Aaron had secured 82 p.c. marks in SSLC and 80 p.c. marks in I PUC
The fact that this chartered accountant in-the-making will not be seen again in flesh and blood became very real for a motley crowd of over 500 people, when the 16-year-old, Aaron Joel Fernandes, was laid to rest at the Jeppu Cemetery here on Thursday. He lost his life in the Saturday's air crash here.
A student of St. Aloysius College, whom his friends remember to be a very hard working and studious, frequently flew to Dubai as his parents Fredrick J. Fernandes and Nirmala Fernandes are settled there along with his younger brother Aiden (6). Many of his friends, who put flowers and loose earth over his mortal remains after the rituals, were in disbelief that they will not see him again.
Not all his friends who remember him as a shy person knew that Aaron was a member of a group known as Youth Catholic Students (YCS). He was a key-member of the group's cricket team. “He was a good batsman and a bowler,” recalled Suman, who met Aaron at a church. In the last two years the two became good friends.
The commerce student, who aspired to become a chartered accountant, was known for his academic excellence. He had scored 80 per cent in the PUC 1, and his score in SSLC was 82 per cent.
According to Rohan D'Souza, his cousin, who works for a private stock brokerage agency, Aaron stayed behind to be with his aunt Juliet Fernandes and grand mother Alice Fernandes. “He took good care of them. Unlike the boys of his age, Aaron was a very responsible child. This should not have happened to him.”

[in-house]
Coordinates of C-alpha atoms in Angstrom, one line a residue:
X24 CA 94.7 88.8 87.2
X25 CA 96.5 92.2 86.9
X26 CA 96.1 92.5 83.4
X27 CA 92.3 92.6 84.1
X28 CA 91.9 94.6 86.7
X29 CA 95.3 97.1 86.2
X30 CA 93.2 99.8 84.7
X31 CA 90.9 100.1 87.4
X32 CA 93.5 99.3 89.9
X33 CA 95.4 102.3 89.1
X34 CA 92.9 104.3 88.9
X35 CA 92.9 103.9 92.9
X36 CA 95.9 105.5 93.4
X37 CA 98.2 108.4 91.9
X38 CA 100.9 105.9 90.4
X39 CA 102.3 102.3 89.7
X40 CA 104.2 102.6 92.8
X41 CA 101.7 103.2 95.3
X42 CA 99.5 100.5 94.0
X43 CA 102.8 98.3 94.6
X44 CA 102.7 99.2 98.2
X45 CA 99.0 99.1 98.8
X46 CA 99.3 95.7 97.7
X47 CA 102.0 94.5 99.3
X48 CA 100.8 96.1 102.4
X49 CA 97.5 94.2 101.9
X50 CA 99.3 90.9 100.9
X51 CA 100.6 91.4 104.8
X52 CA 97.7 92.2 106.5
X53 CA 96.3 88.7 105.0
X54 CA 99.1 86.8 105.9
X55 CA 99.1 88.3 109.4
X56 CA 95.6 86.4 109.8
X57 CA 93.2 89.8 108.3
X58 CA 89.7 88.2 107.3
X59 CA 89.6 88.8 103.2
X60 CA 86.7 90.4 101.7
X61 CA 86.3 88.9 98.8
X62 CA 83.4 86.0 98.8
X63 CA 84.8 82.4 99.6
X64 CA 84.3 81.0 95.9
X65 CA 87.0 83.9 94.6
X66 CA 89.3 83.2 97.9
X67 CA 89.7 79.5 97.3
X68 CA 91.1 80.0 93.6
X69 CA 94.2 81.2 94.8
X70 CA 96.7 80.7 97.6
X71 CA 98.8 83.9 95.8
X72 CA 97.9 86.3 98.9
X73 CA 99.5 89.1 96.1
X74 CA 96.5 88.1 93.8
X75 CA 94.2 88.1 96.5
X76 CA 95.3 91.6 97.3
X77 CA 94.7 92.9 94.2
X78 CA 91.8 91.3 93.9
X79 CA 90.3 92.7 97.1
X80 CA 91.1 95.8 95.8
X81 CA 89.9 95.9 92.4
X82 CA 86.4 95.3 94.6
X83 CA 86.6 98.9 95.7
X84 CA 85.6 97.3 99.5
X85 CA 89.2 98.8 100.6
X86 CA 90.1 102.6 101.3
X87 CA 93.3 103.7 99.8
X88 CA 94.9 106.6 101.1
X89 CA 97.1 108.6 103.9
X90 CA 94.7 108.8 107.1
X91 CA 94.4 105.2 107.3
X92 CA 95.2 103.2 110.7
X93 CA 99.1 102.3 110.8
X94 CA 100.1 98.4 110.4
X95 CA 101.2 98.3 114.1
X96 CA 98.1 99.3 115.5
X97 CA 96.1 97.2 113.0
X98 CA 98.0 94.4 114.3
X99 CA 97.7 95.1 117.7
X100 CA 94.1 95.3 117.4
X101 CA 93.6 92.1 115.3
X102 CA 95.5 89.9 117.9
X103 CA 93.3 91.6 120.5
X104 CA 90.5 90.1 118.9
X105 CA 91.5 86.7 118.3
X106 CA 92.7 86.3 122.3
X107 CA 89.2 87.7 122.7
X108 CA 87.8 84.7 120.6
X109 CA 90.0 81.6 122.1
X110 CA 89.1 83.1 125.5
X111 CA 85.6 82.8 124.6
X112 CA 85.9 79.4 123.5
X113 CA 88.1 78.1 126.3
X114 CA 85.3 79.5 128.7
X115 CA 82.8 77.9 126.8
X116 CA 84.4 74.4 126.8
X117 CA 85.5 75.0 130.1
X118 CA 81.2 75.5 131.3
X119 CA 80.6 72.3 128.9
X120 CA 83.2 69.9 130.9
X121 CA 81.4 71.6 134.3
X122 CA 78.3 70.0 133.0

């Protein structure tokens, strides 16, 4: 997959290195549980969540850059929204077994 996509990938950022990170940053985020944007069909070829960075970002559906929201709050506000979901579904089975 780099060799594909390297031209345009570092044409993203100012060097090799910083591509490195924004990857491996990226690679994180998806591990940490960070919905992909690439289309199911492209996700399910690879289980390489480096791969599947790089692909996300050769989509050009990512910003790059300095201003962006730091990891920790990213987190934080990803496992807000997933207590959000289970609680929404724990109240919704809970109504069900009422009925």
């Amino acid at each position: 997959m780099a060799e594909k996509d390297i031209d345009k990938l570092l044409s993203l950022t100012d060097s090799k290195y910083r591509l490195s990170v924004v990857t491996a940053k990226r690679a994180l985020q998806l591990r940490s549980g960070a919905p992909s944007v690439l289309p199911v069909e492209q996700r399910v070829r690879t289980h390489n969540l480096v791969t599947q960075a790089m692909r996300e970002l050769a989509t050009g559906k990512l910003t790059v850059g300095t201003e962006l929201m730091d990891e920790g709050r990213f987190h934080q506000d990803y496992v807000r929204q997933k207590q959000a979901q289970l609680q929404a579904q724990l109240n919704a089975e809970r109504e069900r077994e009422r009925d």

Mr. D'Souza recalled that Aaron's body was first identified by the rosary he wore. But, the police insisted on a DNA testing as another family too staked claim for it. The test results came on Wednesday and the body was handed over to the family.
What six-year-old Aiden did after most family members and friends of the deceased moved a little away from the place, where cemetery workers began pouring mud over the remains of Aaron, was touching. The boy came back and sought to take a close look.
Apparently unaware of the tragedy that had befallen his family, the child spent a few moments there.
One of his cousins pulled him away and asked him to say “by Aaron.”
The boy waved his hands towards the place where his brother was being buried and meekly uttered the words and left.
A couple of minutes later, when a photo journalist asked the boy to hold a framed photograph his brother, he violently pushed it away.
His feelings were beyond perception. Eye-witnesses said, he had asked his mother a few moments before as to what was happening in the cemetery.
The mother, who was in tears, could hardly give him a reply. “He is too small to understand,” said Mr. D'Souza.